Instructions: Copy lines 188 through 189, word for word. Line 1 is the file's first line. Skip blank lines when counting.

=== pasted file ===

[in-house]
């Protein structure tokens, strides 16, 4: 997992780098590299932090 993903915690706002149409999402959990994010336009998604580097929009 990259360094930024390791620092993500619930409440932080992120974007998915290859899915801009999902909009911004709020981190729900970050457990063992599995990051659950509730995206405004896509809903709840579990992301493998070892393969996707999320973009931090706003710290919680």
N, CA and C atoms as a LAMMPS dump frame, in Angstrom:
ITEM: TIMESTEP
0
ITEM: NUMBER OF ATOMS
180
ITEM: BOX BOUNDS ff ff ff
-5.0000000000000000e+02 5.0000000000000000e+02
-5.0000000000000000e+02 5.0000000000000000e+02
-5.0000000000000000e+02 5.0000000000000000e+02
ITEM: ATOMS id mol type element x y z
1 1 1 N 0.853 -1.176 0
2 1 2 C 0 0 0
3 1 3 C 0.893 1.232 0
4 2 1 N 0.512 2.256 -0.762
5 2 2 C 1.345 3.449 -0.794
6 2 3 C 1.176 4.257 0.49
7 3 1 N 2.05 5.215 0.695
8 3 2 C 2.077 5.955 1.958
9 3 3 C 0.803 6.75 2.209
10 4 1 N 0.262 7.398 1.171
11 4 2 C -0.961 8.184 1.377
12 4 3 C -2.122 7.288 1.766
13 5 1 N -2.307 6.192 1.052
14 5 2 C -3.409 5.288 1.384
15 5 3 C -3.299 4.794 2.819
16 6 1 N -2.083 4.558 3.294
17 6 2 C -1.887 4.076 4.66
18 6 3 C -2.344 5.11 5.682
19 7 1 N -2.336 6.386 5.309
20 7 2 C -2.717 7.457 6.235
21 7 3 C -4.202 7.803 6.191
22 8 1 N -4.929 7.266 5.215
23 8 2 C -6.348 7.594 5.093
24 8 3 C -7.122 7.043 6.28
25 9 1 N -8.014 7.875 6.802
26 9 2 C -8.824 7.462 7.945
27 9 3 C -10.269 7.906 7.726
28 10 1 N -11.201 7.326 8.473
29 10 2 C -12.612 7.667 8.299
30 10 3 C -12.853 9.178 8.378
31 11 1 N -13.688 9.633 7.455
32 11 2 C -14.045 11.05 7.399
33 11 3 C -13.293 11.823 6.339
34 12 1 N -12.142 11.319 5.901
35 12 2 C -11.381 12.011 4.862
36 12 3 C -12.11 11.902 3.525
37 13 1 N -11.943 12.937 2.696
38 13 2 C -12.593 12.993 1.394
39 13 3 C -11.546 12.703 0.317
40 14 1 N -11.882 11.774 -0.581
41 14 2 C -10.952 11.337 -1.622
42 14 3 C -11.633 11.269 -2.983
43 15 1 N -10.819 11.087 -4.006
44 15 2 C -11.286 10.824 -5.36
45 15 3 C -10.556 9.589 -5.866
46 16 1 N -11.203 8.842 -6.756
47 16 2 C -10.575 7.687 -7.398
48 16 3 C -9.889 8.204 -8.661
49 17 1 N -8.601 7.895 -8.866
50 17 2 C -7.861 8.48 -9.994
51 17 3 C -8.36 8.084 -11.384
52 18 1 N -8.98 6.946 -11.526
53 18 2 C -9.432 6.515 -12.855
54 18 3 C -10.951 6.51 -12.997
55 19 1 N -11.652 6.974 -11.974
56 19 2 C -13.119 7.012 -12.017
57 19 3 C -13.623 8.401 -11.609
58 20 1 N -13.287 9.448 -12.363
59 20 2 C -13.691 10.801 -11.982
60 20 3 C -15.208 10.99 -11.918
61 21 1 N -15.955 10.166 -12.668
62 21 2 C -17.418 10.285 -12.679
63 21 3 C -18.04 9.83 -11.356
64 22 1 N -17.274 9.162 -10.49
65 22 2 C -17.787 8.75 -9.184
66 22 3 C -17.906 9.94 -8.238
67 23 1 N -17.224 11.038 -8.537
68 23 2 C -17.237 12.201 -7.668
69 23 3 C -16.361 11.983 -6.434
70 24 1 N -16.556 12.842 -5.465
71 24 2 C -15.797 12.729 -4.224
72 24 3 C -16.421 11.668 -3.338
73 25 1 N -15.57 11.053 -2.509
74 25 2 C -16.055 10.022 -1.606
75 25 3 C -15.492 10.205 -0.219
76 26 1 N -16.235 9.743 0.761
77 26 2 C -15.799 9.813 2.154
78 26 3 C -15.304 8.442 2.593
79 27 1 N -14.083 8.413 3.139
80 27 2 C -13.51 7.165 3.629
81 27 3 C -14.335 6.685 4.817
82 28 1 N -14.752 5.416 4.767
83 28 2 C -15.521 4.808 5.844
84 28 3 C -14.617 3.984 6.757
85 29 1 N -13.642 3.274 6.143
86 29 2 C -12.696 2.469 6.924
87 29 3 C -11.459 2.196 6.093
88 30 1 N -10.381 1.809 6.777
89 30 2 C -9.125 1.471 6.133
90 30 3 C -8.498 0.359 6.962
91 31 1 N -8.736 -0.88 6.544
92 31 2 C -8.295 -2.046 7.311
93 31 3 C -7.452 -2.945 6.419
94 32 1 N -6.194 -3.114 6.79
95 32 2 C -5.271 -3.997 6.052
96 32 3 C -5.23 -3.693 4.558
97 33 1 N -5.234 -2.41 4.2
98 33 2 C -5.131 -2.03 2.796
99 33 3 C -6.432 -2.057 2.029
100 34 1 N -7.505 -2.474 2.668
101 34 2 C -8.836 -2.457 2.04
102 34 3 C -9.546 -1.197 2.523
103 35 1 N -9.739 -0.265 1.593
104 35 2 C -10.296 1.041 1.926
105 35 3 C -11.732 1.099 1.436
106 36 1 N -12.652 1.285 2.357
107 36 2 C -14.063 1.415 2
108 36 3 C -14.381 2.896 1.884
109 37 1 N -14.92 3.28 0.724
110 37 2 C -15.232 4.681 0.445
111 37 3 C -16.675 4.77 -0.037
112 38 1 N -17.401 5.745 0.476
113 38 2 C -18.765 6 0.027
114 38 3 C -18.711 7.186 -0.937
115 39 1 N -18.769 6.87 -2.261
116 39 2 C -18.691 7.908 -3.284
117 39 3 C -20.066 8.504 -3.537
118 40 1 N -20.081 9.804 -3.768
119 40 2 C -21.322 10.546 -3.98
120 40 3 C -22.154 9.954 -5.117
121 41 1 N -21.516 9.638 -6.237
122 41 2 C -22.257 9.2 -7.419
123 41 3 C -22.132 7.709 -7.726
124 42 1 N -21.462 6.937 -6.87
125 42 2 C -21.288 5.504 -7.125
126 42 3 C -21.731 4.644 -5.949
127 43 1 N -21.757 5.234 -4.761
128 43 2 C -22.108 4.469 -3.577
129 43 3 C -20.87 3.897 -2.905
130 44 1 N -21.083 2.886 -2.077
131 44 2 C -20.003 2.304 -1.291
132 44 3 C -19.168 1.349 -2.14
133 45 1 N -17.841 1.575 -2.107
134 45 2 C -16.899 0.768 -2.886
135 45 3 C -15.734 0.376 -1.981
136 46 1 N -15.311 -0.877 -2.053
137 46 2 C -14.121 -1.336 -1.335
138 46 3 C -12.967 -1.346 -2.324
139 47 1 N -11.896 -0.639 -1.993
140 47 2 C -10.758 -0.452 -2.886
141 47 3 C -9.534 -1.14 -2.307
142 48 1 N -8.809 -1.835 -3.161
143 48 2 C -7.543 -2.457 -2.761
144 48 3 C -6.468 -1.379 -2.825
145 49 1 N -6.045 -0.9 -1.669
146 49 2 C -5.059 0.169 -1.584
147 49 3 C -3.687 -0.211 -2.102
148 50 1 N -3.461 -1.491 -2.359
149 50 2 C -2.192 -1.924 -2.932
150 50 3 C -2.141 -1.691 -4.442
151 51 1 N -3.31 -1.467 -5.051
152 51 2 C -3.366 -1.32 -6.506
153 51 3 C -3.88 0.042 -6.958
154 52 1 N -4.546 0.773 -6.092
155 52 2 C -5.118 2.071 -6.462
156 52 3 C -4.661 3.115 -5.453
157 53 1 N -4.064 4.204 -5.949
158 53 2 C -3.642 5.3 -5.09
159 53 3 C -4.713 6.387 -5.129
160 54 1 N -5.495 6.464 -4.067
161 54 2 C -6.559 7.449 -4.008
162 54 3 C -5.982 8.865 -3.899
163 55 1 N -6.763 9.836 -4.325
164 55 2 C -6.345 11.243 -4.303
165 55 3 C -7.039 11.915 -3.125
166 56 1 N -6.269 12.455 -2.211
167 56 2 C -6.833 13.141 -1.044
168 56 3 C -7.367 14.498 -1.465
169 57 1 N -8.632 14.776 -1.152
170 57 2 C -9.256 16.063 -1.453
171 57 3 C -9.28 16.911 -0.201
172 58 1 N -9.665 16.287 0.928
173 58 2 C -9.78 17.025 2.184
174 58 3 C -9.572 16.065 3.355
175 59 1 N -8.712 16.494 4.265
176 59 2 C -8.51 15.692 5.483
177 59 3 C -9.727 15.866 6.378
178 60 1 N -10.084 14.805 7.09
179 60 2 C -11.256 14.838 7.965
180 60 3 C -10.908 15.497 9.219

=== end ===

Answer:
176 59 2 C -8.51 15.692 5.483
177 59 3 C -9.727 15.866 6.378